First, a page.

Video game music is one such aspect that has seen both the pro- and anti-globalization and have grown under these ideas. Originally, as video game music was based on chips and silicons which could not do much back in the earlier days (1980s) forced video game composers to get creative with their compositions. This resulted in two distinct video game musical styles. Early Japanese games often used music derived from heavy metal and j-pop while Western games usually relied on Electronic (e.g. Command and Conquer). It it also worth noting that video game music itself was distinct from the musical style of films and televisions. These examples showed the non-usage of globalization that resulted in completely different developments of the genre that lived side by side.
As technology further improved, so did musical freedom for video game composers. The growing interest for video game music to be heard outside video games prompted developers to release albums of the said music which grew the audience from their respective players to the whole of the video game community. Many Western game players became familiar with Japanese video game music and Japanese players made known the existence of Western game music. Furthermore, as even non-players started to pick up on video game music, people in general blurred the difference between video game music and film and television music. Nowadays, video game and other music usually overlap one another in terms not only of quality but also style. Video game composers themselves found the ability to shift from video game composition to film and television composition much easier due to the improvements of technology (e.g. Michael Giacchino) which allowed them to break out of the 8- and 16-bit musical styles. These examples, on the other hand, showed the pro- aspect of globalization which not only expanded the capabilities of video game music but also allowed it to seamlessly blend with other forms of music.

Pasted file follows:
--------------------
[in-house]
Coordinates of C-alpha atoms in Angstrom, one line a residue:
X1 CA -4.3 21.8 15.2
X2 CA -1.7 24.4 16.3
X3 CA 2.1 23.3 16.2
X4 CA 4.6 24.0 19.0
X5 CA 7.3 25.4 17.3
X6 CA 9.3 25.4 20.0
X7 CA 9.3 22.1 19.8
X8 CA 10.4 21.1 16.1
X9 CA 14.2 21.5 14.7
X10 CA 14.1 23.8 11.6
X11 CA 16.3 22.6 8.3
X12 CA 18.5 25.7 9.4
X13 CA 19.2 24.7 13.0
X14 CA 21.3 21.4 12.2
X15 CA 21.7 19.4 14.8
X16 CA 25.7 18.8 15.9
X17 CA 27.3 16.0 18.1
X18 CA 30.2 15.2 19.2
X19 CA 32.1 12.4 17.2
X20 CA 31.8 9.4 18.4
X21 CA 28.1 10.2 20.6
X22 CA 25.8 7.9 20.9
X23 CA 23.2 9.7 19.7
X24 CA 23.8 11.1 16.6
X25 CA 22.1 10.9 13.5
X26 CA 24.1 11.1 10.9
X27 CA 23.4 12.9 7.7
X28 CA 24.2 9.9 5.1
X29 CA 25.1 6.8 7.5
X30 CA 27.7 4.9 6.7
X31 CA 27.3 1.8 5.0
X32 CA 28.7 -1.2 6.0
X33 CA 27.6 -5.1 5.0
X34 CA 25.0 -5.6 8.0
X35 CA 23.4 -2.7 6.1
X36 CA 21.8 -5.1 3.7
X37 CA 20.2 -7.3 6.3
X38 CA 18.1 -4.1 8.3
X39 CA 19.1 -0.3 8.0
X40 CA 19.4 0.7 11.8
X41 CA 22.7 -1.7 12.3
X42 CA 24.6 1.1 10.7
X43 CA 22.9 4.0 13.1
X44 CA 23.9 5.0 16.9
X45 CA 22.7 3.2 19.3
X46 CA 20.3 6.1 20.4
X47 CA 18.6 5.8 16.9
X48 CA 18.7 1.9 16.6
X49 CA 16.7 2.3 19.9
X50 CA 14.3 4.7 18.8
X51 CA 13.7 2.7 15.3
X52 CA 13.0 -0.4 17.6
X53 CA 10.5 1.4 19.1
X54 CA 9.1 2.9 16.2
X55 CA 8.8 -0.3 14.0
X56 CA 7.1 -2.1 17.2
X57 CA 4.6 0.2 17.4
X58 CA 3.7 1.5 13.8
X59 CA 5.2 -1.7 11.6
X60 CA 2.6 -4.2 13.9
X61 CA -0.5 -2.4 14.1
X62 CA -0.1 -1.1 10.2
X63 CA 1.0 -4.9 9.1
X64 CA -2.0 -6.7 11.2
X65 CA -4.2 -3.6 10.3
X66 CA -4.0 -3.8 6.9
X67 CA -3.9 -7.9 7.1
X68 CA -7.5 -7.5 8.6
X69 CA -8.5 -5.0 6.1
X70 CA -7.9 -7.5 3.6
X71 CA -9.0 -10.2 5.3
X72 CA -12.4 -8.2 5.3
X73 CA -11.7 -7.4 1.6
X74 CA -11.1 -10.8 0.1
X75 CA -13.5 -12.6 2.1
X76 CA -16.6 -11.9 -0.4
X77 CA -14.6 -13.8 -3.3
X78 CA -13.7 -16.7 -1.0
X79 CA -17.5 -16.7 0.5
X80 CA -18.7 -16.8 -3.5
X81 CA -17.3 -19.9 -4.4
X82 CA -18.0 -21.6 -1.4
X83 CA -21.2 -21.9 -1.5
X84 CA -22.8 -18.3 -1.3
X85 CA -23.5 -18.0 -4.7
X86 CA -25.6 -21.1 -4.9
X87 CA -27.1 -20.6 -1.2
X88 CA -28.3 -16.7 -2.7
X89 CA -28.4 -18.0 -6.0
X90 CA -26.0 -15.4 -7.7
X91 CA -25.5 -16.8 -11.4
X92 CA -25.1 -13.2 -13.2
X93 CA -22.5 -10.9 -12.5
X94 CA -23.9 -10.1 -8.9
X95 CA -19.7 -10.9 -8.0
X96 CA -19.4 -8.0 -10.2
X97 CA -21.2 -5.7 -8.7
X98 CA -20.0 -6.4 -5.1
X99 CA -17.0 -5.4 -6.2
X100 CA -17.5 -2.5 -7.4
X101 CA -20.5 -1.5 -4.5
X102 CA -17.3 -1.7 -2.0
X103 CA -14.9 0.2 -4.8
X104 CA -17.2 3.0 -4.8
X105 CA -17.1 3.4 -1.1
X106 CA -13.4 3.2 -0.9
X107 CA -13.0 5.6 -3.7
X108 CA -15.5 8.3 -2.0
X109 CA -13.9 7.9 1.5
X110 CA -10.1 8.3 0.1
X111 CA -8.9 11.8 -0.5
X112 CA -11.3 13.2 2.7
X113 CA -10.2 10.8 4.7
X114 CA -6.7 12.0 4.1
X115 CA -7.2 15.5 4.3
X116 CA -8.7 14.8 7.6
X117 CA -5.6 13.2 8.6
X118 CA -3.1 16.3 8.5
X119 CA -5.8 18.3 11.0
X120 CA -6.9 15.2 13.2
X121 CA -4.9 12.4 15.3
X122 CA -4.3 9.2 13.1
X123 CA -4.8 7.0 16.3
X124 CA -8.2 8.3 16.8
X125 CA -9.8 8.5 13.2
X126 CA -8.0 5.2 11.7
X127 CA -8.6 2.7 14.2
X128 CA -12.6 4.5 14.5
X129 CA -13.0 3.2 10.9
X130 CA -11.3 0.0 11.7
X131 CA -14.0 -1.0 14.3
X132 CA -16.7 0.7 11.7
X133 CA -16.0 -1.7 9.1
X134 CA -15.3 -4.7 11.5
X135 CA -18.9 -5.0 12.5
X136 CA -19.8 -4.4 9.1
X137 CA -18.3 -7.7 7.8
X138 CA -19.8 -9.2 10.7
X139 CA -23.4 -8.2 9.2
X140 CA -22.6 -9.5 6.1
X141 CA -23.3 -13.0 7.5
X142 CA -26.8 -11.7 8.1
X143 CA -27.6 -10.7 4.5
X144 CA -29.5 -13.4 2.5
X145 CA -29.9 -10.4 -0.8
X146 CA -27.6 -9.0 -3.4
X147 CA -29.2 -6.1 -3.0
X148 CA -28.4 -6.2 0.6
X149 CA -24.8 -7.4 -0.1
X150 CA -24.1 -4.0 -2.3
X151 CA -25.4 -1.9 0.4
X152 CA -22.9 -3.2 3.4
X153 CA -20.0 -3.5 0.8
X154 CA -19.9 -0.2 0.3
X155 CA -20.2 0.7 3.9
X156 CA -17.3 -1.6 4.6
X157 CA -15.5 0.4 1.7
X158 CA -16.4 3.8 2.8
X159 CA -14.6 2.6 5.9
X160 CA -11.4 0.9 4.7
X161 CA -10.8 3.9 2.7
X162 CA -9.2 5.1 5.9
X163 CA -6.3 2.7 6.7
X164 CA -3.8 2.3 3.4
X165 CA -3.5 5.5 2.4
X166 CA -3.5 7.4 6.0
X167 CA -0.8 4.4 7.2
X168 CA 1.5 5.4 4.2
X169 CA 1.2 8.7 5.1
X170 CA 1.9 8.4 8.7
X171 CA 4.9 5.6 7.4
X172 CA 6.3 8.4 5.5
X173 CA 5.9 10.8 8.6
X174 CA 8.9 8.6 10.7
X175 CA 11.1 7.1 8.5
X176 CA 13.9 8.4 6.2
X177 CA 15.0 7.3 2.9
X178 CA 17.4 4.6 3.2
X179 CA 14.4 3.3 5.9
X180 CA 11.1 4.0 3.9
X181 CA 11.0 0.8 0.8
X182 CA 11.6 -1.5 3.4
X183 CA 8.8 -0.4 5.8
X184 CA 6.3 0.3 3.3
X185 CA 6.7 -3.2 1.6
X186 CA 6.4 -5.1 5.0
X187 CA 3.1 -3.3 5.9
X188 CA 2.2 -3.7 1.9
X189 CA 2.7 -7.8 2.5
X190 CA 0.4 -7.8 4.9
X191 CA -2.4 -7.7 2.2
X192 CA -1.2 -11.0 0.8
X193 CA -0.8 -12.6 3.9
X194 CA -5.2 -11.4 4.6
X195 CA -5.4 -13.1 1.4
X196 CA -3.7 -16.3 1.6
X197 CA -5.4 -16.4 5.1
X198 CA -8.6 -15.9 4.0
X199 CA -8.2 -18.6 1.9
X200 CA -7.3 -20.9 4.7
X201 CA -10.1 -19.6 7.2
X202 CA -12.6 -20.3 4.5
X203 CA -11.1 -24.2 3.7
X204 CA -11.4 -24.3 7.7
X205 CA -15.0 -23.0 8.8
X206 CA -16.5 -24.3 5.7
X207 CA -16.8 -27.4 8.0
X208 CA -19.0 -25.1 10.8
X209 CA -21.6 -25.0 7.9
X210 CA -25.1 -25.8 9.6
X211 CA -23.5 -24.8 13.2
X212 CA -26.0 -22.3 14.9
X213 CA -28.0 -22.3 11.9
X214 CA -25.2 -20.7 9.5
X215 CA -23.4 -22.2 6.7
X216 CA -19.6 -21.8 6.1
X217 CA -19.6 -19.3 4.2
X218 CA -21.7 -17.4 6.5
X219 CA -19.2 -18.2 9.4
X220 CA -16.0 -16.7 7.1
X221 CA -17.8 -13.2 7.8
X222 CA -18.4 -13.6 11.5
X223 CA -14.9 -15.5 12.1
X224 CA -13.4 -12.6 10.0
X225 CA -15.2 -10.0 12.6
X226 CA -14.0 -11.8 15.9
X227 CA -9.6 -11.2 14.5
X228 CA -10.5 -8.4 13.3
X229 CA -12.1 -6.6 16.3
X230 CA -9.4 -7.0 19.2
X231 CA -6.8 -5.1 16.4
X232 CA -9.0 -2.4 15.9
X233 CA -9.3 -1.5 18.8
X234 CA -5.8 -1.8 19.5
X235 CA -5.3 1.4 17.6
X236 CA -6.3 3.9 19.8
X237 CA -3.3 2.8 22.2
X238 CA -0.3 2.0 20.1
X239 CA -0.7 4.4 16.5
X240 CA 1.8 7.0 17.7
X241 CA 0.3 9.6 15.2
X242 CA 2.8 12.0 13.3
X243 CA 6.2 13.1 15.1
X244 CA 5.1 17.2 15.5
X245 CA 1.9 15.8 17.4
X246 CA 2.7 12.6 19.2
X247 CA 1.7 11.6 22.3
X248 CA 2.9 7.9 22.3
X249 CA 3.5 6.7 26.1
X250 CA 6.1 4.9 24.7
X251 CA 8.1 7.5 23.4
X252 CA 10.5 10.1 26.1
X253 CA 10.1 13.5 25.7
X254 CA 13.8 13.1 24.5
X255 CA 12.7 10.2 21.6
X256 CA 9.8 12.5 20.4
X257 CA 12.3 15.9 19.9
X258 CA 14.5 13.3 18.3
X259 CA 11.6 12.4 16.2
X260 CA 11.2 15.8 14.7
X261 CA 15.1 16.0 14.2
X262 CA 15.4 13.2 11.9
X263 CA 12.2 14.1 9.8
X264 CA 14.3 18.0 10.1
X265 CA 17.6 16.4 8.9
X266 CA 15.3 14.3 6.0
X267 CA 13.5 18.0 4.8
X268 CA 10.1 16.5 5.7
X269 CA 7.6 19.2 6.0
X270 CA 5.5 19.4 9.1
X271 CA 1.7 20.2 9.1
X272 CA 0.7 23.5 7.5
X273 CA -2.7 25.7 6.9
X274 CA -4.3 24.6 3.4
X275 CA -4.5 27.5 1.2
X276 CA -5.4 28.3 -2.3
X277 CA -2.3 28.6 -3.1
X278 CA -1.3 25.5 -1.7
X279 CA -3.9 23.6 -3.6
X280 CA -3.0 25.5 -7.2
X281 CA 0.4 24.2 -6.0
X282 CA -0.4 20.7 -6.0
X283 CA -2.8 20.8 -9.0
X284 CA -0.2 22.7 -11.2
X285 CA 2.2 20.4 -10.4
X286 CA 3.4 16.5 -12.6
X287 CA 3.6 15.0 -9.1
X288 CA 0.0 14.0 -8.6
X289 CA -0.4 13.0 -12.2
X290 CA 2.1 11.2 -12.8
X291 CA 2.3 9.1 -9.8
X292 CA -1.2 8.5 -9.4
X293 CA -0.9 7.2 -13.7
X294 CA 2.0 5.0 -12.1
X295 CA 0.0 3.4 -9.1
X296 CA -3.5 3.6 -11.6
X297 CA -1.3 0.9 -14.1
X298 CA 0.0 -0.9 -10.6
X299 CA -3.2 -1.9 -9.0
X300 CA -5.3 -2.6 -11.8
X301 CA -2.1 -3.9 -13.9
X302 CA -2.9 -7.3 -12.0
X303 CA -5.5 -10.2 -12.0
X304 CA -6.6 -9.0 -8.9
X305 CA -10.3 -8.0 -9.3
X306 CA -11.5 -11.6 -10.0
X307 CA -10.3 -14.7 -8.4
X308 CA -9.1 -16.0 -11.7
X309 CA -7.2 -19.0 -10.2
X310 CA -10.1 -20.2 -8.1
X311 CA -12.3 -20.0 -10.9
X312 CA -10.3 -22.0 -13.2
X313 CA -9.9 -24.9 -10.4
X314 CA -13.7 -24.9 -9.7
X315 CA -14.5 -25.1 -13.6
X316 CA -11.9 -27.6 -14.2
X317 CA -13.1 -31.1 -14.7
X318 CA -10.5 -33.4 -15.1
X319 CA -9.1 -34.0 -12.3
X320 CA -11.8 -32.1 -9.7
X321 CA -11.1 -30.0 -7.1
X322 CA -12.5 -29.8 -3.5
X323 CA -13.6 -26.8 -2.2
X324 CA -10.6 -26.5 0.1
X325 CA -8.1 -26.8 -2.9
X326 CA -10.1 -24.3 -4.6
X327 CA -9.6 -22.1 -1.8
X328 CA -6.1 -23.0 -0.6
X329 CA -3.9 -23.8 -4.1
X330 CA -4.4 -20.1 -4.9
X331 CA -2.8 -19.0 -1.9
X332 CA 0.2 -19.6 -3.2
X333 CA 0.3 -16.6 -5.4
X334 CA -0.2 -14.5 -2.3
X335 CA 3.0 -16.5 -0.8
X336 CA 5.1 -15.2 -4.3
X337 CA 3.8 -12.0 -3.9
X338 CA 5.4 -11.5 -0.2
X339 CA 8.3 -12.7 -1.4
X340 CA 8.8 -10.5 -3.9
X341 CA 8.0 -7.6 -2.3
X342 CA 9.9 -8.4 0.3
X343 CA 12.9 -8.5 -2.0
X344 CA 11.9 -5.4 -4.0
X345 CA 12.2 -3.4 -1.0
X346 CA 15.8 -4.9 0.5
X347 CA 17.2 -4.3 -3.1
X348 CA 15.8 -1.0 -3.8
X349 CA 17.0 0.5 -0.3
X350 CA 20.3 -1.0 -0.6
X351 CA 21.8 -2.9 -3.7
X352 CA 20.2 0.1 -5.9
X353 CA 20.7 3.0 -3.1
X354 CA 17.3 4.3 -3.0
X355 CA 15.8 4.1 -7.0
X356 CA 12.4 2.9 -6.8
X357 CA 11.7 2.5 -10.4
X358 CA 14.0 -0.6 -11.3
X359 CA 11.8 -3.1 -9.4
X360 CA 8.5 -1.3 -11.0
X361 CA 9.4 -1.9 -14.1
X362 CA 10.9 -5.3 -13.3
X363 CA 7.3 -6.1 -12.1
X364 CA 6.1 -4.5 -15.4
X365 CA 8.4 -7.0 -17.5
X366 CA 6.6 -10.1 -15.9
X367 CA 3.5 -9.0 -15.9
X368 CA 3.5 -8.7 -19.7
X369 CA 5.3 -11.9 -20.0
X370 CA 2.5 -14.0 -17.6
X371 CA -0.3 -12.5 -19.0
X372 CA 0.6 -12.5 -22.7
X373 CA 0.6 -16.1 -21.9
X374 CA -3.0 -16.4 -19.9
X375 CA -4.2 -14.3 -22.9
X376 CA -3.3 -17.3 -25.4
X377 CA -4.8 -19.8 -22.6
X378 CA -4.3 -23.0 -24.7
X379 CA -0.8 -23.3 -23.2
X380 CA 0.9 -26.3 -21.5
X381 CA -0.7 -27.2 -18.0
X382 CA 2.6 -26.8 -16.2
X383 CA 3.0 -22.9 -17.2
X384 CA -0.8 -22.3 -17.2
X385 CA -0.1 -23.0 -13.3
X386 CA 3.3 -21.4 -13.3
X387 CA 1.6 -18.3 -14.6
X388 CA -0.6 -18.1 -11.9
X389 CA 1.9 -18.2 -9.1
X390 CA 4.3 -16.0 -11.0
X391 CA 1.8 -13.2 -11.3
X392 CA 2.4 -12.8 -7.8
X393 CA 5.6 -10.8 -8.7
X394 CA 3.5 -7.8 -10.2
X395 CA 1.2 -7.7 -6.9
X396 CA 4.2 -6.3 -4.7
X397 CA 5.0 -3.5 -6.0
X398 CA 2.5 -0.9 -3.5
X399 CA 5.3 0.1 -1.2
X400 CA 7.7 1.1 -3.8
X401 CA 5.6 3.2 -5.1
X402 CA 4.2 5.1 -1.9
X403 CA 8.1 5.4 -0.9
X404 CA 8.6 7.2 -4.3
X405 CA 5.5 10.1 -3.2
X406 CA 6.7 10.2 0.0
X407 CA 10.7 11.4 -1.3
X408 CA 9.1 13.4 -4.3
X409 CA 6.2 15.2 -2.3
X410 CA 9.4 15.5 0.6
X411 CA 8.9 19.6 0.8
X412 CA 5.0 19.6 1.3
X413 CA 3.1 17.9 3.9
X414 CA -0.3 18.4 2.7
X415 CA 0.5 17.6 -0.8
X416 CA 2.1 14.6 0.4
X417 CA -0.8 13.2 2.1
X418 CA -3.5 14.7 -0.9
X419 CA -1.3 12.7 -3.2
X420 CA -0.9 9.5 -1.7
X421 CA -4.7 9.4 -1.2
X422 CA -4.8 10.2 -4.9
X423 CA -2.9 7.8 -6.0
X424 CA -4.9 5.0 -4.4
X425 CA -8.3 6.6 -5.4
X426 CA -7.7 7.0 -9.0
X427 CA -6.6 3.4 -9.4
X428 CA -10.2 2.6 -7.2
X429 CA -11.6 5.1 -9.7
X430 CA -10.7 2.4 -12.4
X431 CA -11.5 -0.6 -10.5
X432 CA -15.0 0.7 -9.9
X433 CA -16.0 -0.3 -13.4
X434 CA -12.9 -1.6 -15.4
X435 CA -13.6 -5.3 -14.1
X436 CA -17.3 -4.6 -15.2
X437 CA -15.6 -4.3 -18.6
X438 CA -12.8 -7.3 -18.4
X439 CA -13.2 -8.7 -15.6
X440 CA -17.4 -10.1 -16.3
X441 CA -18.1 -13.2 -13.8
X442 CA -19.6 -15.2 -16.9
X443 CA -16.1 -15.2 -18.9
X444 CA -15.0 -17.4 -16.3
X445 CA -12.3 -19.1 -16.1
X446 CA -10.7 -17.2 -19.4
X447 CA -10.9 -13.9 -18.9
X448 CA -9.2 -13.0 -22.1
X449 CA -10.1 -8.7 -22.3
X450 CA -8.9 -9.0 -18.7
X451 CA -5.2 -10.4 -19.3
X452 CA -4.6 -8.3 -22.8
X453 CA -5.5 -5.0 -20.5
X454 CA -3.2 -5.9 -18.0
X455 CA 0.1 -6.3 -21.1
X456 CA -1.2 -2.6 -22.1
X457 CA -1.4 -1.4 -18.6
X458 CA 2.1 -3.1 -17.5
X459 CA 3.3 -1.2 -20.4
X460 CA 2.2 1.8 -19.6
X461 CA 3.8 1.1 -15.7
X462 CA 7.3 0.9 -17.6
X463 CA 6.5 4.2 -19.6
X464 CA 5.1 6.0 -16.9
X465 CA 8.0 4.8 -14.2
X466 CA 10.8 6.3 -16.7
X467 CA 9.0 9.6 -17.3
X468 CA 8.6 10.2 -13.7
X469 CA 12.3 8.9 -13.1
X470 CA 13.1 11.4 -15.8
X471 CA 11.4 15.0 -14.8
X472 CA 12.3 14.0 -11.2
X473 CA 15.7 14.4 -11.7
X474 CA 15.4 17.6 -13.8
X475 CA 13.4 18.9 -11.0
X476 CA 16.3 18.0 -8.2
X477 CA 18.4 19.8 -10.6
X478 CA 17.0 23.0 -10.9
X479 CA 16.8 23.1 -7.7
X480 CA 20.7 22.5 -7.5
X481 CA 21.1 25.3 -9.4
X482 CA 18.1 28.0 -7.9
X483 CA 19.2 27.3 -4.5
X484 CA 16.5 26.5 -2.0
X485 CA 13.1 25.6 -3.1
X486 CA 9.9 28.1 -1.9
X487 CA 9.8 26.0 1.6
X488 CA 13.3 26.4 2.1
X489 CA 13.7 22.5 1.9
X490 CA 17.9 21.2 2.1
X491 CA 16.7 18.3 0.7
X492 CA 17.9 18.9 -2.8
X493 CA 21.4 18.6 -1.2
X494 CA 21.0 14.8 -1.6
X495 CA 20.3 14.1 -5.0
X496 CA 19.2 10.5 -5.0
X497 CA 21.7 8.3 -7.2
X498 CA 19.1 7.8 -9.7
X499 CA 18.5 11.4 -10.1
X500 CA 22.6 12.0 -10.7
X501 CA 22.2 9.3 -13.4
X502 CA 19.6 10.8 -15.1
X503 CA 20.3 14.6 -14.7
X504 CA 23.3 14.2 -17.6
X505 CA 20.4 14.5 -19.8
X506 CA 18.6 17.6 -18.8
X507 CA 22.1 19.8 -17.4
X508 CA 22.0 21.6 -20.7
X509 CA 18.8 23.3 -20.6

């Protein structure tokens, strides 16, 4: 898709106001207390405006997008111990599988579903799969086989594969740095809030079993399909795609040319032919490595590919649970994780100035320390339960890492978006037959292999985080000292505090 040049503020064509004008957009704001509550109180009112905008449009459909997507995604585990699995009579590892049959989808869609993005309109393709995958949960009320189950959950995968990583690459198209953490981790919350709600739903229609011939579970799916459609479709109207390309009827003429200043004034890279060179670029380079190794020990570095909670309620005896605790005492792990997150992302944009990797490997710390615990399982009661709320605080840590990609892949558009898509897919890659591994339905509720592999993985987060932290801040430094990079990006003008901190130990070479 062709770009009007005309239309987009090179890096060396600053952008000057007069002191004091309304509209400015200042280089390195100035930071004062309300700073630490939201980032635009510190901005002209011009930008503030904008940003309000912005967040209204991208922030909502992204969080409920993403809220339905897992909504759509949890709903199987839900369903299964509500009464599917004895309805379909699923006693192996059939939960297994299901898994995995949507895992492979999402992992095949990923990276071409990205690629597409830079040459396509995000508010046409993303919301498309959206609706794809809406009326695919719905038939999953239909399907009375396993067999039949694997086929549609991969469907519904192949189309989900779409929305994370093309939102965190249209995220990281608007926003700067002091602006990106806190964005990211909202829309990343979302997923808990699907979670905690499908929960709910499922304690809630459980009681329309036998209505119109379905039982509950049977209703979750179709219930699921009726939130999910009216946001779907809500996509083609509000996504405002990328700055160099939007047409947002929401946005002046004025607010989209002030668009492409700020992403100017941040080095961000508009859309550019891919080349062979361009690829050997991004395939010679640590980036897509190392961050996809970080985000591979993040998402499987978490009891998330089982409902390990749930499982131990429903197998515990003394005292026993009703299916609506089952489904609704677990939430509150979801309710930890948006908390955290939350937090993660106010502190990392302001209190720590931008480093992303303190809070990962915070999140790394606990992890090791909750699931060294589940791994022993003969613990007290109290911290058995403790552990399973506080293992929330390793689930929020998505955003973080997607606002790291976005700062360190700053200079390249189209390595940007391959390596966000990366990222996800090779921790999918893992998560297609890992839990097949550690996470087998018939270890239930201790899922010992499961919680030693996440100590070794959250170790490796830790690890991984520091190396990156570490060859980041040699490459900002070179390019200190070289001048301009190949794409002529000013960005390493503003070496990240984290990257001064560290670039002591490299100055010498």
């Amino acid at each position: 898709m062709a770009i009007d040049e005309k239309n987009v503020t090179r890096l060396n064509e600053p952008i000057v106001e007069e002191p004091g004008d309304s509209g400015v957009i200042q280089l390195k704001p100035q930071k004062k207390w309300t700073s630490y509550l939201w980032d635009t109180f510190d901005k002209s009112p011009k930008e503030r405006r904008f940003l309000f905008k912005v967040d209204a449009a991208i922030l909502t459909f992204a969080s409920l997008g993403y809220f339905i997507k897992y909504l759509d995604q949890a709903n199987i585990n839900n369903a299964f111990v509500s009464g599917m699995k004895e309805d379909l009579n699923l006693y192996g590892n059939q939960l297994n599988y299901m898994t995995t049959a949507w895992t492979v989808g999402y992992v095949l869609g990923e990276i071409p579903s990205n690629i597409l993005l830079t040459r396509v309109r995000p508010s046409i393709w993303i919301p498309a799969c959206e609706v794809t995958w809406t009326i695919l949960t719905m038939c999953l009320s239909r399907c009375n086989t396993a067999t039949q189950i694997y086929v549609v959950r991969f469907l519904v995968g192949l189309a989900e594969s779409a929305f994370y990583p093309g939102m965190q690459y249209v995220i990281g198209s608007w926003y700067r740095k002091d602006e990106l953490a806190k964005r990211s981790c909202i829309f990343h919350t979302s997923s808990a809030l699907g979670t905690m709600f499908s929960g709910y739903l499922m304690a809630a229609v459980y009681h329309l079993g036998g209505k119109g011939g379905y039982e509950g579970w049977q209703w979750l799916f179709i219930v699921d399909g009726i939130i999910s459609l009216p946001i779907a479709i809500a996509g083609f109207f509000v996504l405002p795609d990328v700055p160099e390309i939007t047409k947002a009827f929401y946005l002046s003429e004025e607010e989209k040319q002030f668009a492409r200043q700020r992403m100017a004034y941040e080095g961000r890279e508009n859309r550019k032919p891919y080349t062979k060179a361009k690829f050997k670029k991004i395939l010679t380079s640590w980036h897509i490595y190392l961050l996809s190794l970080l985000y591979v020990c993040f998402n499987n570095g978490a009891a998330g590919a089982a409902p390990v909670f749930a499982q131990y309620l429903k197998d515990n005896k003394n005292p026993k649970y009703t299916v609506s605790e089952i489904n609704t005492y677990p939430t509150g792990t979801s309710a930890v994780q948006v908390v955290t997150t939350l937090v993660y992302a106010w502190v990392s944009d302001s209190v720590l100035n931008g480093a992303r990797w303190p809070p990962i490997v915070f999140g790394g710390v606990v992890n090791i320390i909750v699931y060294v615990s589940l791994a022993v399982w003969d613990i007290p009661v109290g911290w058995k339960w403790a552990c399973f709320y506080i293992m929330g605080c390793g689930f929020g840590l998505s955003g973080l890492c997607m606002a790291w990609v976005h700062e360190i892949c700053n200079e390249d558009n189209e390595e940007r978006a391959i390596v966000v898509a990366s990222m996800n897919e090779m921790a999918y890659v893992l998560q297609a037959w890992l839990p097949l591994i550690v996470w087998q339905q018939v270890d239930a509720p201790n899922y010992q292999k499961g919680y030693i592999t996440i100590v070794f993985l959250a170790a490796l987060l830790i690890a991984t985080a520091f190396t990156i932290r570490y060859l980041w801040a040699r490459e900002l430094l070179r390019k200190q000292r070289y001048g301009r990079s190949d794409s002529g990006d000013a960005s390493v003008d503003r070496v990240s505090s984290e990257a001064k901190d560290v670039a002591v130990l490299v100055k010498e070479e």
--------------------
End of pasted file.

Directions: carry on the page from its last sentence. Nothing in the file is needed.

Clearly, video game music benefited both from isolation and globalization, proving that globalization is really a two-faced aspect. It is neither absolutely good or bad, it depends on what it applies to and when it takes effect.